- Researchers have combusted chemicals and carbon dioxide into jet fuel hydrocarbons.
- By using the right catalyst and catalyst fuel, researchers save water.
- The process creates a circular carbon economy.
Between the COVID-19-related decline in air travel and increased scrutiny on airplane fuel consumption, it’s been a rough time for airlines. But in new research, scientists from the University of Oxford offer a novel way to turn waste CO2 into usable hydrocarbons—and even into jet fuel.
The secret is a complex chemical catalyst, made by blowing up elements and using materials like citric acid or even regular household flour as catalyst fuels.
Jet engines are, surprisingly, pretty robust. They can accept a wide variety of fuels, including a new partial biomass regiment just introduced by England’s Royal Air Force. The marketplace of ideas is wide open to people with new concepts for making the airplanes run, with implications for entire fields like defense and research.
That’s also because even during the worst passenger flight year on record, cargo still flies, including international mail, fresh food, and consumer goods. (Most manufactured goods and even a lot of fresh food are still shipped on, you know, ships. The cost saving to companies with well-established oversea logistics is enormous, and cargo ships are surprisingly environmentally efficient compared with other options.)
So how do you turn waste CO2 not just into usable hydrocarbons for fuel, but also part of a new and carbon-neutral supply chain because of the cyclical reuse of CO2?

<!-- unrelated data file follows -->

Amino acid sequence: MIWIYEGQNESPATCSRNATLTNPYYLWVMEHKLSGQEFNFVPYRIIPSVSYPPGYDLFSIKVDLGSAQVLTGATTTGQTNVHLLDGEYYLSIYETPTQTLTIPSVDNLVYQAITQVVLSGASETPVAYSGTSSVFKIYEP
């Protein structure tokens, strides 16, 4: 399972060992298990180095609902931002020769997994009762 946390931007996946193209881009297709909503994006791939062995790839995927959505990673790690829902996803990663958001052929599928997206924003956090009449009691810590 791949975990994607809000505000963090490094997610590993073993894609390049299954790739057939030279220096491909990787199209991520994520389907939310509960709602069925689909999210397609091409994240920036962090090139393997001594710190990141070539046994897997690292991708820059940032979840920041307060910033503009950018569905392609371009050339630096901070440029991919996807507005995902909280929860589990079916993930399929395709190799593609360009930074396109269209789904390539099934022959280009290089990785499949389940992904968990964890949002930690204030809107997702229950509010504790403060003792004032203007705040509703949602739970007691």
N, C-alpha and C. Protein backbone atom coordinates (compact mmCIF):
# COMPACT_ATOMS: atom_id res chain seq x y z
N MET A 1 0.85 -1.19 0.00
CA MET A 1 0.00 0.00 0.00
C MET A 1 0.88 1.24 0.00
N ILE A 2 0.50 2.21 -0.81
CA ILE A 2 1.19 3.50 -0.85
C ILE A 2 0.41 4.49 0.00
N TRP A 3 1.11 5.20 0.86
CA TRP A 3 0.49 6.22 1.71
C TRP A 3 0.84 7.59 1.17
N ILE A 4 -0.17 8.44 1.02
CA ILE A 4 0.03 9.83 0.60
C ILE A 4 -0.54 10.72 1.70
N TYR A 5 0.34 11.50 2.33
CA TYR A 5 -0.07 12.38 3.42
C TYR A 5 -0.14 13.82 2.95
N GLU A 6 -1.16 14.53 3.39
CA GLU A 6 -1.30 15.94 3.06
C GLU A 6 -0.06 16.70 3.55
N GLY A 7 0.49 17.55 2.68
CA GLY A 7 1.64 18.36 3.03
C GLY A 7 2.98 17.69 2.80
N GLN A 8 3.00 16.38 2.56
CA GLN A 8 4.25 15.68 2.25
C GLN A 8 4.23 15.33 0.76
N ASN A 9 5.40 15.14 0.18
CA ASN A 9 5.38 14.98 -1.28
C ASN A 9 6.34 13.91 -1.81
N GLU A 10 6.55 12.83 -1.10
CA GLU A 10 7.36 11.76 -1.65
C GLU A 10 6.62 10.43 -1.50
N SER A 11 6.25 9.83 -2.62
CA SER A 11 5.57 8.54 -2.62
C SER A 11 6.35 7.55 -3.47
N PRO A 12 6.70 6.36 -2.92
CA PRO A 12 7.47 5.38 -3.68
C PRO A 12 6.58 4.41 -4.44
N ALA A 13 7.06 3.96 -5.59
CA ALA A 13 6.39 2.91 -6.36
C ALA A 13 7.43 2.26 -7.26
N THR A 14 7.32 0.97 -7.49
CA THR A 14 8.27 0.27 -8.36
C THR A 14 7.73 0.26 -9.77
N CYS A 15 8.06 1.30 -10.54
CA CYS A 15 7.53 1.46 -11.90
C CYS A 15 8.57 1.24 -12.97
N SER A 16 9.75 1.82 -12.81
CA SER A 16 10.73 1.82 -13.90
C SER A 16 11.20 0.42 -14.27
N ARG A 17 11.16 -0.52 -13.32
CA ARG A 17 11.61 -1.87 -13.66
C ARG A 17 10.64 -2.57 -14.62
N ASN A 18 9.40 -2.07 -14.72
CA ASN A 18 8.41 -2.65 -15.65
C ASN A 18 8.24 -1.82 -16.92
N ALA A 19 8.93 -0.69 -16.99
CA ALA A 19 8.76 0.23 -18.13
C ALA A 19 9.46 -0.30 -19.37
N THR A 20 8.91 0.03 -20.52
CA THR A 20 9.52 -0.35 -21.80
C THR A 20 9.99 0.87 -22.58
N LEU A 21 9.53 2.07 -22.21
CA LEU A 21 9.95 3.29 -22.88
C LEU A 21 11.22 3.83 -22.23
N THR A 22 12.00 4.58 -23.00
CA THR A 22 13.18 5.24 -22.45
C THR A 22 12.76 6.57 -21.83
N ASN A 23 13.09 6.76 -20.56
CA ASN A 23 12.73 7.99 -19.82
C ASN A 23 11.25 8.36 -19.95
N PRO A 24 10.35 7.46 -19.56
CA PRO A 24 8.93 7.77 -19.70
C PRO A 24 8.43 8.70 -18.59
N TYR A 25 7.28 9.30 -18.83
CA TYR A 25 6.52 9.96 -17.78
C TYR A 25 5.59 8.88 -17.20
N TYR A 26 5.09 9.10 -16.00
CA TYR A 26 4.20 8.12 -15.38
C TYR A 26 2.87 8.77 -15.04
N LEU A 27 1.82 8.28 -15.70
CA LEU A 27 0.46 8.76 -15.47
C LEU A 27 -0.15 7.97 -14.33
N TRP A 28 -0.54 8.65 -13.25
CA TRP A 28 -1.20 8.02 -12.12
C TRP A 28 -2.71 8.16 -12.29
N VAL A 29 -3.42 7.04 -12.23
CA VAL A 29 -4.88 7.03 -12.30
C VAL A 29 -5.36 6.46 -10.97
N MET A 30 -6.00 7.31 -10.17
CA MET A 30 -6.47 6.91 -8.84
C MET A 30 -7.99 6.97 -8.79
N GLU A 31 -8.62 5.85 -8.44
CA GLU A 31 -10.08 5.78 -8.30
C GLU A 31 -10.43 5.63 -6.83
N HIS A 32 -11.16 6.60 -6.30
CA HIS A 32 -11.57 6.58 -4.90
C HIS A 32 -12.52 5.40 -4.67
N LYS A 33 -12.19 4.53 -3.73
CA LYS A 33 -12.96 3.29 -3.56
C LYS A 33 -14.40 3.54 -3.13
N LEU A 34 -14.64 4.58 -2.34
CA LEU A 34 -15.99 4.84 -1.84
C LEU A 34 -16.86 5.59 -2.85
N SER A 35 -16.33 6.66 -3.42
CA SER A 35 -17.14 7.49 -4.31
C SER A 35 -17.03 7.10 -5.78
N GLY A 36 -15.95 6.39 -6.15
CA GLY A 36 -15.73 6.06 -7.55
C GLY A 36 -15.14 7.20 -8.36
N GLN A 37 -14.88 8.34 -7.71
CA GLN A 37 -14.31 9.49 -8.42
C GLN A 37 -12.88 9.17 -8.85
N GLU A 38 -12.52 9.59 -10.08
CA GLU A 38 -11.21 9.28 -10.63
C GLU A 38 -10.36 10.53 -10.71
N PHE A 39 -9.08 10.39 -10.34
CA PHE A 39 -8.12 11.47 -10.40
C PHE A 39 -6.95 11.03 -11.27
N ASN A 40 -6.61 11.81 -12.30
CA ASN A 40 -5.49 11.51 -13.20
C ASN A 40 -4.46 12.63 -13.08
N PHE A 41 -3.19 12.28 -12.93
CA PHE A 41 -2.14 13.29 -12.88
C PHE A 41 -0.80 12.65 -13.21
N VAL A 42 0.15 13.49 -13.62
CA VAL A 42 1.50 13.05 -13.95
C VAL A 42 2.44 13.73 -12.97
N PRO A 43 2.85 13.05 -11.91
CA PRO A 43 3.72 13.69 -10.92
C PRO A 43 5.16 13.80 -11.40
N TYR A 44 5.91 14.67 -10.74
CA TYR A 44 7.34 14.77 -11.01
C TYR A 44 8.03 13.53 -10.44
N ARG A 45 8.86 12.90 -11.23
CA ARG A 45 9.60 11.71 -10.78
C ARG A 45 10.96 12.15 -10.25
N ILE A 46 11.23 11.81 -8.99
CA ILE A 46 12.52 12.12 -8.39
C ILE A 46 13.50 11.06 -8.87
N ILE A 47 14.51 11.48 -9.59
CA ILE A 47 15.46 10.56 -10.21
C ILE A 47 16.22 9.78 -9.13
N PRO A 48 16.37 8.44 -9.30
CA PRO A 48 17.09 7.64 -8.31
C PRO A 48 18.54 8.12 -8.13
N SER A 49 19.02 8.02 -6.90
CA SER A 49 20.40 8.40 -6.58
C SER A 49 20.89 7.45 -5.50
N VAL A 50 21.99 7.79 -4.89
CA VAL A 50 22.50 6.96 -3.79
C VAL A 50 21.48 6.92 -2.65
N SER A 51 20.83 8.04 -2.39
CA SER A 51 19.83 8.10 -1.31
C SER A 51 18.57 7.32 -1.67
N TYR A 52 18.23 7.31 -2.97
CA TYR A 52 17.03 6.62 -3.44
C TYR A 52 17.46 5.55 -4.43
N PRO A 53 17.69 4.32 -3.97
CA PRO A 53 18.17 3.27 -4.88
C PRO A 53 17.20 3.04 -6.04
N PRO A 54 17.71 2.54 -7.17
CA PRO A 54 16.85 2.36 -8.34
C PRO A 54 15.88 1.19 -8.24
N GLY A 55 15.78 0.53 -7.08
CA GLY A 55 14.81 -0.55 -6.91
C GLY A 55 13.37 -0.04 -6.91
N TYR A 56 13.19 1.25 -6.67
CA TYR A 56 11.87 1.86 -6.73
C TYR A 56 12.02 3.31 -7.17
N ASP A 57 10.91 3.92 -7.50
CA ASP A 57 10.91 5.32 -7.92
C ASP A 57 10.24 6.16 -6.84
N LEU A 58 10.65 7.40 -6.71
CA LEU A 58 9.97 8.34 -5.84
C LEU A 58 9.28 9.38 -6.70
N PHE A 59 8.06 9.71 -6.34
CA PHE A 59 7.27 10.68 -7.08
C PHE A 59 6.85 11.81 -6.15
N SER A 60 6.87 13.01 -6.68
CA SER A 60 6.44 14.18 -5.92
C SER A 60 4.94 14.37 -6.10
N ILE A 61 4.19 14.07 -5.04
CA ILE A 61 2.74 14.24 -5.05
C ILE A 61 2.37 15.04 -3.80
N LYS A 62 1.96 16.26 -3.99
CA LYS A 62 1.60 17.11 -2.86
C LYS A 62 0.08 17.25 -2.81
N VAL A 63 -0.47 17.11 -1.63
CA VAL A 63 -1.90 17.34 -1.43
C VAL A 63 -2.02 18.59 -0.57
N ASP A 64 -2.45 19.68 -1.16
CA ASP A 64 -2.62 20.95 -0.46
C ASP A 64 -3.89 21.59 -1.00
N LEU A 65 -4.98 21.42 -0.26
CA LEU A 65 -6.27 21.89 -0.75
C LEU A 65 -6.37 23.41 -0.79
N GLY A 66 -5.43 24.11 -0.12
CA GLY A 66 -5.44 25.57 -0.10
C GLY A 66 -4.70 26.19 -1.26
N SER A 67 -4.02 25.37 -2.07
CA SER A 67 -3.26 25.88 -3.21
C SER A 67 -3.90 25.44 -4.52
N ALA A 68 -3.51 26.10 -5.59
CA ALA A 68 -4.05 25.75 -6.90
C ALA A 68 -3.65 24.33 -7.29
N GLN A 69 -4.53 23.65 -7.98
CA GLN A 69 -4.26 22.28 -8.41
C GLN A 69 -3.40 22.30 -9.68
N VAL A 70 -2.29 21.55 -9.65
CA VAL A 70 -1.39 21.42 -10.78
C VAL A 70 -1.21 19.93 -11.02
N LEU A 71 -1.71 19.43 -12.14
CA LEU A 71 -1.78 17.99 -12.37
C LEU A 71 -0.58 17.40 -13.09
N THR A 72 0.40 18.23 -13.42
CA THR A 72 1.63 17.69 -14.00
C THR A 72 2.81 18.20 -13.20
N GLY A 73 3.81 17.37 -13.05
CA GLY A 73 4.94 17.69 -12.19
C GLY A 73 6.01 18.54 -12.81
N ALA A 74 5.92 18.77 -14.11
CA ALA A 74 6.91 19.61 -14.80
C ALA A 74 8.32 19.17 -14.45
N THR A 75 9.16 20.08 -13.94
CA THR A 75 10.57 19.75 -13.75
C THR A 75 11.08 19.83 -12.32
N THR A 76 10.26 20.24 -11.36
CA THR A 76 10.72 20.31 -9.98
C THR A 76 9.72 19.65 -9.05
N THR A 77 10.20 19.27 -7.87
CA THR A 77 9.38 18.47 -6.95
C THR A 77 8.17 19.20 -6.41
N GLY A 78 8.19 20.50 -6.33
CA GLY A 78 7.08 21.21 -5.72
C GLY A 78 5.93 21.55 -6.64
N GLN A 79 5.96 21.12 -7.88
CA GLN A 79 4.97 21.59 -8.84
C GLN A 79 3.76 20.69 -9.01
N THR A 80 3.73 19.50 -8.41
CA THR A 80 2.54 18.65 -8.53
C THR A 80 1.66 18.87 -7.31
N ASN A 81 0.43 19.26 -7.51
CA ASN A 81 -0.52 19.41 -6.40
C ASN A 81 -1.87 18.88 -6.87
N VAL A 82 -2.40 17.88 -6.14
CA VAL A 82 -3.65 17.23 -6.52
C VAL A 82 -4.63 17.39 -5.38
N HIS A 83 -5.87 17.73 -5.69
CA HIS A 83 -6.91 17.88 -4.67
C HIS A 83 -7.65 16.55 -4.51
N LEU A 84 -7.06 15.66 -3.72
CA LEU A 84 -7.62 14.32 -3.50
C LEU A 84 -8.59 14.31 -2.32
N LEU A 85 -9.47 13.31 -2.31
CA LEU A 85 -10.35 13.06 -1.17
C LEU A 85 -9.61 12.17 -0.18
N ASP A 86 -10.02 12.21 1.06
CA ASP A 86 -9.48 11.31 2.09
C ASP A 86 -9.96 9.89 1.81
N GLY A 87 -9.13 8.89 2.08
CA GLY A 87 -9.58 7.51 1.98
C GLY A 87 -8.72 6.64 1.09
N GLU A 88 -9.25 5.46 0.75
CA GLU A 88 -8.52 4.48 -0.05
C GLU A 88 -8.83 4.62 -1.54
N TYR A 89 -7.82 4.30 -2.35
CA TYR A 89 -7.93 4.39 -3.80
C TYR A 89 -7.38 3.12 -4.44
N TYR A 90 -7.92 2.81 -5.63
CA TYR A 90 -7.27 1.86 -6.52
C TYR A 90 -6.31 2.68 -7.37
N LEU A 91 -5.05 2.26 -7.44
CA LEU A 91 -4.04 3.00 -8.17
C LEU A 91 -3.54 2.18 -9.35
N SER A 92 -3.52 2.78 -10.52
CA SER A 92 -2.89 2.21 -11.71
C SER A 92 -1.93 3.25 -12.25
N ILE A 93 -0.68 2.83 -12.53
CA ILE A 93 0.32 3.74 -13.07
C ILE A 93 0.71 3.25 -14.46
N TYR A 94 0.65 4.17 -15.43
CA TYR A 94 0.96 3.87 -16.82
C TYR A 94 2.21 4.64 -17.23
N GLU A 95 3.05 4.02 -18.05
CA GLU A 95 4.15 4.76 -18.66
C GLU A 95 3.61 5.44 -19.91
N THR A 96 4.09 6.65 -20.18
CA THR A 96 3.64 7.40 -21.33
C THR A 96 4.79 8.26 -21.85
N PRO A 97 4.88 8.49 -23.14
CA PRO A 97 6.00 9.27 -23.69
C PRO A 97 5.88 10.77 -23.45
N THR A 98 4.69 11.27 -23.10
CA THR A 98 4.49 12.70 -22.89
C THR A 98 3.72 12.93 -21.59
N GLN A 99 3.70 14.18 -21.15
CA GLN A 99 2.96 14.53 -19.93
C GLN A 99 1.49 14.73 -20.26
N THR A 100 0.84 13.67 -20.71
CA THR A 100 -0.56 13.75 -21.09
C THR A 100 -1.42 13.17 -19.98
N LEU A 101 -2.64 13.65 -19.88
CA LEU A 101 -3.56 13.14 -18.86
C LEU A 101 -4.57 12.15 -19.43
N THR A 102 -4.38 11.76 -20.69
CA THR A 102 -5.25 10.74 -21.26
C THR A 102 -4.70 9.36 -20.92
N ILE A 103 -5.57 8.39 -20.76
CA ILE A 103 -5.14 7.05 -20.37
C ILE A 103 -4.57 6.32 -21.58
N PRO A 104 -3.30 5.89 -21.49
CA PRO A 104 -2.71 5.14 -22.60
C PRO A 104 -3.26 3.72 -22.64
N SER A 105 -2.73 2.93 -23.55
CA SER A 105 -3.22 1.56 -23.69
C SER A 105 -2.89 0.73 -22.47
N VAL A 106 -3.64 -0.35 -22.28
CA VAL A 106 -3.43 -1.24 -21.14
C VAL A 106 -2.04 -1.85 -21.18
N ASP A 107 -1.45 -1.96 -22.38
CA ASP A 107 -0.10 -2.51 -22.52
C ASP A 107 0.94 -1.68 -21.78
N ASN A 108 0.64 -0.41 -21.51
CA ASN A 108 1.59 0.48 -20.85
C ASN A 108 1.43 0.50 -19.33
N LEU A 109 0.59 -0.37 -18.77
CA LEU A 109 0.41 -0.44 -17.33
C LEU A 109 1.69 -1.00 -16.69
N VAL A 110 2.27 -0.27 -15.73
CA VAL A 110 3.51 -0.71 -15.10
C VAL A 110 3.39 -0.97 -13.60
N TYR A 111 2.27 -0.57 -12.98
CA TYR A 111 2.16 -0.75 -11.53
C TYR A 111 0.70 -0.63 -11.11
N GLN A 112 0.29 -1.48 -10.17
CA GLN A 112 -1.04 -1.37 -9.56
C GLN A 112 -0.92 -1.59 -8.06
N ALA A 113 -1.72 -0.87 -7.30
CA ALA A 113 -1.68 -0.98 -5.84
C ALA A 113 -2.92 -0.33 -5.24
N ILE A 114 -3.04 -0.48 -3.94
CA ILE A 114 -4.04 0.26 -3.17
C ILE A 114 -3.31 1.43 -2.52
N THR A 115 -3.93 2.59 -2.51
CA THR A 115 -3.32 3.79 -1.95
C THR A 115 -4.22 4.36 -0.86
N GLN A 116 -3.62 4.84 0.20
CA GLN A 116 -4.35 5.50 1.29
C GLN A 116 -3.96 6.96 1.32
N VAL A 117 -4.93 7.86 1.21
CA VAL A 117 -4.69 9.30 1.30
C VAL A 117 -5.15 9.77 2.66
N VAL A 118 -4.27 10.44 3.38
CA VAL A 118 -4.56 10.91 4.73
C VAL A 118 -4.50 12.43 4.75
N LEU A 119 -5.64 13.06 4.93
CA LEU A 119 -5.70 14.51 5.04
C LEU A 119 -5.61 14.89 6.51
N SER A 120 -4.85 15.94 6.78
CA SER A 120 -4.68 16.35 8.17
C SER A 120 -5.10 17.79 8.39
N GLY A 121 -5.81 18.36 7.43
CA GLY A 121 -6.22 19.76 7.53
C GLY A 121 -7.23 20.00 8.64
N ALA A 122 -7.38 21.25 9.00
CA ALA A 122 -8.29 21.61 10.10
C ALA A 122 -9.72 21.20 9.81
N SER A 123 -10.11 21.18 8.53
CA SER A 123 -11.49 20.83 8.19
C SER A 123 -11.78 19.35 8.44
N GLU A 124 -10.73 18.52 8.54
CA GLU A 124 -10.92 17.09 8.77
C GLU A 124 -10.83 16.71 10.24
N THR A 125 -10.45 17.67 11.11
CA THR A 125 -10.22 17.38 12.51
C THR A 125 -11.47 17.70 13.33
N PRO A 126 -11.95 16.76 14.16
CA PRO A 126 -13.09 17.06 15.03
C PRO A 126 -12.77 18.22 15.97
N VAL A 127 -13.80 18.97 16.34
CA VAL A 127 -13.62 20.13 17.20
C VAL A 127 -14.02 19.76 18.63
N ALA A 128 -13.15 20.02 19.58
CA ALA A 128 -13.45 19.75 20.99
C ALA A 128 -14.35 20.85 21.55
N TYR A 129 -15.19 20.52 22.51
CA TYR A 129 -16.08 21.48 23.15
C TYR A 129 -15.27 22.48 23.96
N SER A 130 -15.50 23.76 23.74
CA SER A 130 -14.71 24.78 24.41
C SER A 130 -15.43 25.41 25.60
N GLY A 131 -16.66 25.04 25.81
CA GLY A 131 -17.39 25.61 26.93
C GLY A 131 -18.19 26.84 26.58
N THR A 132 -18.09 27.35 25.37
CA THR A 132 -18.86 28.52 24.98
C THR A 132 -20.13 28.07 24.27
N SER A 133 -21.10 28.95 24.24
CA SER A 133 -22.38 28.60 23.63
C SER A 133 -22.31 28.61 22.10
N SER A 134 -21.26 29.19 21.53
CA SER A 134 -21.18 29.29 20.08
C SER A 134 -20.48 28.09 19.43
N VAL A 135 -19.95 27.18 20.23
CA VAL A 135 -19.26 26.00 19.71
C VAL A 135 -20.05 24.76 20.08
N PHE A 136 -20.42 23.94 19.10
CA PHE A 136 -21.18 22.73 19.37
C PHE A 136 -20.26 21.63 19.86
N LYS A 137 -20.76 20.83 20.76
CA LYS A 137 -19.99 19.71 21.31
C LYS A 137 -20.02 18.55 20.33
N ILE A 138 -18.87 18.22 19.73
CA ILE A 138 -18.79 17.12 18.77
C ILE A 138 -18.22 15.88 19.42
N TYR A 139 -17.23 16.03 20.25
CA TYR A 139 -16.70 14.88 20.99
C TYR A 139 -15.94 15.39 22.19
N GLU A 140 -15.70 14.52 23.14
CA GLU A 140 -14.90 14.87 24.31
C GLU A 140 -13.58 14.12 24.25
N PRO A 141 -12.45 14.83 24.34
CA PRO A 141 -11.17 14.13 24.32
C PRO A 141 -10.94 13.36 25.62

This involves making a chemical catalyst using a chemical reaction called organic combustion, then using the catalyst to add hydrogen atoms, the same process that turns regular fats into shelf-stable, but trans-fat-rich hydrogenated ones.
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The catalyst is iron, manganese, and potassium, chemically assembled using a relatively new process called the organic combustion method (OCM). This replaces a method with a conspicuous downside. The Oxford researchers explain:
“Iron-based catalysts are typically prepared by chemical co-precipitation routes, which unfortunately consumes significant amounts of water. Among the catalyst synthesis methods, the so-called OCM is recognized as an energy-efficient and economically viable approach for the one-pot synthesis of a variety of nanostructured solid catalysts.”
Yes, here the idea of one pot is just as appealing as it is for making family dinners, and OCM also uses less water. In this paper, the researchers experimented with OCM fuels like citric acid, where each results in a slightly more or less catalytic—meaning, literally, how effective it is as a catalyst—chemical mixture. One family of fuels stood out.
“In general, the Fe–Mn-K catalysts synthesised with carboxylic acids and polycarboxylic acids as fuels showed superior catalytic performances than those prepared using urea and sugar (glucose) and the catalyst prepared without fuel,” the scientists explain.
They even tested regular flour and sugar. By exploring a huge range of options, the scientists hope to demystify this process, where even less-efficient processes could still save a lot of carbon dioxide. Once the catalyst materials are prepared into ready-to-use powders, they’re used to turn carbon dioxide first into carbon monoxide or methanol and then into jet fuel.
“This, then, is the vision for the route to achieving net-zero carbon emissions from aviation,” the researchers conclude. “A fulcrum of a future global zero-carbon aviation sector.”